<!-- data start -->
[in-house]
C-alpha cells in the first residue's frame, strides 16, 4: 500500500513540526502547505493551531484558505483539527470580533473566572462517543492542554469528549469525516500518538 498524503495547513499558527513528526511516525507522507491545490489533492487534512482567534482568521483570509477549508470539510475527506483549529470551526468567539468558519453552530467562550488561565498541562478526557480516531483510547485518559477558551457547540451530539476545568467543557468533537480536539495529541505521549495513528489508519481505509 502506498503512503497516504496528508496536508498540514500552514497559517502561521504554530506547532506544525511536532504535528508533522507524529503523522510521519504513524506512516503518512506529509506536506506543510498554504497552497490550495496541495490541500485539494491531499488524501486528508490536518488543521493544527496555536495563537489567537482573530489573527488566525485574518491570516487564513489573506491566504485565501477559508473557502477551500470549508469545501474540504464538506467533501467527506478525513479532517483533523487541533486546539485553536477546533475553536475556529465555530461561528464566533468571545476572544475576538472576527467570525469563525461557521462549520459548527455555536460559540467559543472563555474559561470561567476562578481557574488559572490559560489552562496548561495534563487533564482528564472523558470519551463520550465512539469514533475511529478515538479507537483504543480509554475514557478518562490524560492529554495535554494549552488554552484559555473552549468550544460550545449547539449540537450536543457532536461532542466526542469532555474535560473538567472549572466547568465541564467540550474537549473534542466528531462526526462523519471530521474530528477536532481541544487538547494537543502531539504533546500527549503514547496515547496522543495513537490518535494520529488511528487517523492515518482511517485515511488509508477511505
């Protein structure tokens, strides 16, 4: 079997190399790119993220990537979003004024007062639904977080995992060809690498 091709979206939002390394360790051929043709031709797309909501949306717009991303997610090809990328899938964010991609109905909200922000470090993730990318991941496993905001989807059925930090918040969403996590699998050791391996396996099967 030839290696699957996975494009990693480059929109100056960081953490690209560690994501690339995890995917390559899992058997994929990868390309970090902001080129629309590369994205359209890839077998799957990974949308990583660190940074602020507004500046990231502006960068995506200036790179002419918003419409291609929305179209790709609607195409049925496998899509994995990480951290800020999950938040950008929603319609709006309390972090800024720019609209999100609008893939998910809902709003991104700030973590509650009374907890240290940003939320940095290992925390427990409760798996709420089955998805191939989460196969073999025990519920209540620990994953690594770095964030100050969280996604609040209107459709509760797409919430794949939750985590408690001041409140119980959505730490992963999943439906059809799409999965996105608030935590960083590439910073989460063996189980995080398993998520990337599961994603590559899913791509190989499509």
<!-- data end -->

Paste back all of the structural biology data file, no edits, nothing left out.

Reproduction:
[in-house]
C-alpha cells in the first residue's frame, strides 16, 4: 500500500513540526502547505493551531484558505483539527470580533473566572462517543492542554469528549469525516500518538 498524503495547513499558527513528526511516525507522507491545490489533492487534512482567534482568521483570509477549508470539510475527506483549529470551526468567539468558519453552530467562550488561565498541562478526557480516531483510547485518559477558551457547540451530539476545568467543557468533537480536539495529541505521549495513528489508519481505509 502506498503512503497516504496528508496536508498540514500552514497559517502561521504554530506547532506544525511536532504535528508533522507524529503523522510521519504513524506512516503518512506529509506536506506543510498554504497552497490550495496541495490541500485539494491531499488524501486528508490536518488543521493544527496555536495563537489567537482573530489573527488566525485574518491570516487564513489573506491566504485565501477559508473557502477551500470549508469545501474540504464538506467533501467527506478525513479532517483533523487541533486546539485553536477546533475553536475556529465555530461561528464566533468571545476572544475576538472576527467570525469563525461557521462549520459548527455555536460559540467559543472563555474559561470561567476562578481557574488559572490559560489552562496548561495534563487533564482528564472523558470519551463520550465512539469514533475511529478515538479507537483504543480509554475514557478518562490524560492529554495535554494549552488554552484559555473552549468550544460550545449547539449540537450536543457532536461532542466526542469532555474535560473538567472549572466547568465541564467540550474537549473534542466528531462526526462523519471530521474530528477536532481541544487538547494537543502531539504533546500527549503514547496515547496522543495513537490518535494520529488511528487517523492515518482511517485515511488509508477511505
């Protein structure tokens, strides 16, 4: 079997190399790119993220990537979003004024007062639904977080995992060809690498 091709979206939002390394360790051929043709031709797309909501949306717009991303997610090809990328899938964010991609109905909200922000470090993730990318991941496993905001989807059925930090918040969403996590699998050791391996396996099967 030839290696699957996975494009990693480059929109100056960081953490690209560690994501690339995890995917390559899992058997994929990868390309970090902001080129629309590369994205359209890839077998799957990974949308990583660190940074602020507004500046990231502006960068995506200036790179002419918003419409291609929305179209790709609607195409049925496998899509994995990480951290800020999950938040950008929603319609709006309390972090800024720019609209999100609008893939998910809902709003991104700030973590509650009374907890240290940003939320940095290992925390427990409760798996709420089955998805191939989460196969073999025990519920209540620990994953690594770095964030100050969280996604609040209107459709509760797409919430794949939750985590408690001041409140119980959505730490992963999943439906059809799409999965996105608030935590960083590439910073989460063996189980995080398993998520990337599961994603590559899913791509190989499509």